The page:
Acute stress disorder (ASD) is an anxiety disorder characterized by a cluster of dissociative and anxiety symptoms occurring within one month of a traumatic event. (Dissociation is a psychological reaction to trauma in which the mind tries to cope by "sealing off" some features of the trauma from conscious awareness).
Acute stress disorder is a new diagnostic category that was introduced in 1994 to differentiate time-limited reactions to trauma from post-traumatic stress disorder (PTSD).
Causes and symptoms
Acute stress disorder is caused by exposure to trauma, which is defined as a stressor that causes intense fear and, usually, involves threats to life or serious injury to oneself or others. Examples are rape, mugging, combat, natural disasters, etc.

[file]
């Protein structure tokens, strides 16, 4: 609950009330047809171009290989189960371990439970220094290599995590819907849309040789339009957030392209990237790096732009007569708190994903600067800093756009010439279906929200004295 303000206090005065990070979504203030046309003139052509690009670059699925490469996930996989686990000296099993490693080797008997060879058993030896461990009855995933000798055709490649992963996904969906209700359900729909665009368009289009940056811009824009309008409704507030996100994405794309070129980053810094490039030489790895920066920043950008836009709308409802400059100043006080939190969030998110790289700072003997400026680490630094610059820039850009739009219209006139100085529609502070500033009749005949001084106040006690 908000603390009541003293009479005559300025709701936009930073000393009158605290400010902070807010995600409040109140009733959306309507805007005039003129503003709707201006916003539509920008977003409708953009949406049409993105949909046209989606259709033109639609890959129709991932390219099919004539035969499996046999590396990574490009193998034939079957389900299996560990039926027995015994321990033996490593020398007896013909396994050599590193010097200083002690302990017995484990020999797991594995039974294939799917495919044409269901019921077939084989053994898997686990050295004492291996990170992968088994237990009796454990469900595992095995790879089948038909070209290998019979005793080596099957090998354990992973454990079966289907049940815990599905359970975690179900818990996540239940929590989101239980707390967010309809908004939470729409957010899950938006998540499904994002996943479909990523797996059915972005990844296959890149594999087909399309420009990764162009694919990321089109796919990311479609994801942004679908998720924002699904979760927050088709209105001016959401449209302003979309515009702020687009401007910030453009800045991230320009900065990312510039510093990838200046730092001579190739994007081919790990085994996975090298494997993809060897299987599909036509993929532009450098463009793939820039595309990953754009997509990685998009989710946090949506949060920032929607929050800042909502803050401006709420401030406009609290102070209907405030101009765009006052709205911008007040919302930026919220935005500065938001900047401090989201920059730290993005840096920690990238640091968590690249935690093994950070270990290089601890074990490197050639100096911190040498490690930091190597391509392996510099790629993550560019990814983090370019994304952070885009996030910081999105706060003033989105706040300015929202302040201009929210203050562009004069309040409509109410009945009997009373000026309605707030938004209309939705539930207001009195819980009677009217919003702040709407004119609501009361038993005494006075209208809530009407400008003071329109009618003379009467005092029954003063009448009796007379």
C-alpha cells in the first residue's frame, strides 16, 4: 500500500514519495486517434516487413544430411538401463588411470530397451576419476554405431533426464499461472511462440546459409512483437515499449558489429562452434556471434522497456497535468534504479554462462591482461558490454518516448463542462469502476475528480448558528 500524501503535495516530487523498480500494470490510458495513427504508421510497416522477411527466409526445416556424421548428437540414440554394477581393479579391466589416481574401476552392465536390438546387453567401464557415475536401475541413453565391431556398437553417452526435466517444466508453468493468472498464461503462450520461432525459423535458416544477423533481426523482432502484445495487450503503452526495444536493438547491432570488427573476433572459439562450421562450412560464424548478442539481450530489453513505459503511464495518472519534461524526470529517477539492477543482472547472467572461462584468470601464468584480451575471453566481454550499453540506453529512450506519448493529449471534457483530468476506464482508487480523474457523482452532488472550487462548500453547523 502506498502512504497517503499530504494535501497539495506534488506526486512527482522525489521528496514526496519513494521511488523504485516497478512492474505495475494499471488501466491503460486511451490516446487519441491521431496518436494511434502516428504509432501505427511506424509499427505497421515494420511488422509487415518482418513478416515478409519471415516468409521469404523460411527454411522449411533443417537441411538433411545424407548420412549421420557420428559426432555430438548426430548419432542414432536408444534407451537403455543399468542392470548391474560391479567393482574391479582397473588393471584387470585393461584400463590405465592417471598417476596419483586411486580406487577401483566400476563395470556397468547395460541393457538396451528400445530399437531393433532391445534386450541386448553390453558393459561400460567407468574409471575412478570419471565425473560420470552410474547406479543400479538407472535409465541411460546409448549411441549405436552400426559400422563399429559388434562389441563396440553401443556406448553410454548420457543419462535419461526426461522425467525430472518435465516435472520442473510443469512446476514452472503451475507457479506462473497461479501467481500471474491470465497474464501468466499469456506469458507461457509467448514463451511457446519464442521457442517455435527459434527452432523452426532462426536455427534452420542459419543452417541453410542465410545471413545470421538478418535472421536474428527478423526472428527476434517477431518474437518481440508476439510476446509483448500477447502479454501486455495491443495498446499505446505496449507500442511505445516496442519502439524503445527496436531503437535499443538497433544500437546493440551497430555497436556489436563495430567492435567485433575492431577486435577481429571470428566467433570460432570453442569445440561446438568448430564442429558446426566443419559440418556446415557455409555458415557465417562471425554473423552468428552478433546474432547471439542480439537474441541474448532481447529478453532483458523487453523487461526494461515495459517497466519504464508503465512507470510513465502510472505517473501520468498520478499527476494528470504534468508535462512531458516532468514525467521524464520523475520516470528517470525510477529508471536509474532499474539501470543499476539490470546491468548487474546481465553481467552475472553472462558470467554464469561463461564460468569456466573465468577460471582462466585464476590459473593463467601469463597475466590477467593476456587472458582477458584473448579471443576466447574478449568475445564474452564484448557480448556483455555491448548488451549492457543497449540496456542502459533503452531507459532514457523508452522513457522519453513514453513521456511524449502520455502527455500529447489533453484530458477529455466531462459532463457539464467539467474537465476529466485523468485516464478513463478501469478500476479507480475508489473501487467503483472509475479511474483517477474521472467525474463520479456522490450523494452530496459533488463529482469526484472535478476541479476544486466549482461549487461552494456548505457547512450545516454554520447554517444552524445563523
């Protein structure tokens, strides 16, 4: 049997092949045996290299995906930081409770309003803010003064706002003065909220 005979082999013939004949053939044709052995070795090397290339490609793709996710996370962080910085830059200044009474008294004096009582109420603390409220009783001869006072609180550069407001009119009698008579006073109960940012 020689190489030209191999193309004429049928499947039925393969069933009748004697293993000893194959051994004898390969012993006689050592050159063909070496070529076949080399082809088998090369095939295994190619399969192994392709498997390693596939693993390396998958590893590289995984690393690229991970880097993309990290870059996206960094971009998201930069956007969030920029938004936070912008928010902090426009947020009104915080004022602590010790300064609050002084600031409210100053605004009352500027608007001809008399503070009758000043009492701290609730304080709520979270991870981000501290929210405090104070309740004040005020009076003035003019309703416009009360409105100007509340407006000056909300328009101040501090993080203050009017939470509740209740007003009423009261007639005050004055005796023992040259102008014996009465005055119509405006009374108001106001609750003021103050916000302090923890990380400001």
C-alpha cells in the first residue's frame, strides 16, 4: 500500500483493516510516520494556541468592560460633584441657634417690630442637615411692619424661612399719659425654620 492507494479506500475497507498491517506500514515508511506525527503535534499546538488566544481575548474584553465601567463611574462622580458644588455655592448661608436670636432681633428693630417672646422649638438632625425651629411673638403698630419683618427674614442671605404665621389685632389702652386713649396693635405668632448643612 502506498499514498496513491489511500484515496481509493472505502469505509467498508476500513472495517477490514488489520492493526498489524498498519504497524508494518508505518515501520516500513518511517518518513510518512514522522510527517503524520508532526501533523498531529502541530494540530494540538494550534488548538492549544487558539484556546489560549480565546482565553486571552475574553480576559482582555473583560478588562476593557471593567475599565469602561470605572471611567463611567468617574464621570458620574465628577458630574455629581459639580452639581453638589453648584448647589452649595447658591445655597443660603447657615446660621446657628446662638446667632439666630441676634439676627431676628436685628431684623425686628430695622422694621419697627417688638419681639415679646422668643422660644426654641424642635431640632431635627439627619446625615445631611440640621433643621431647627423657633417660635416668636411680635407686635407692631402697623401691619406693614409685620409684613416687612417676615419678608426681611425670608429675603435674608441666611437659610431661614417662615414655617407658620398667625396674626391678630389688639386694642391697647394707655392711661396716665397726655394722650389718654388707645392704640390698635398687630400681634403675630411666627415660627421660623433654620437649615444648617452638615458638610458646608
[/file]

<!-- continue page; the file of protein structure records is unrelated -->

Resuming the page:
The symptoms of stress disorder include a combining of one or more dissociative and anxiety symptoms with the avoidance of reminders of the traumatic event. Dissociative symptoms include emotional detachment, temporary loss of memory, depersonalization, and derealization.
Anxiety symptoms connected with acute stress disorder include irritability, physical restlessness, sleep problems, inability to concentrate, and being easily startled.
Diagnosis of acute stress disorder is based on a combination of the patient's history and a physical examination to rule out diseases that can cause anxiety. The essential feature is a traumatic event within one month of the onset of symptoms. Other diagnostic criteria include:
The symptoms significantly interfere with normal social or vocational functioning
The symptoms last between two days and four weeks.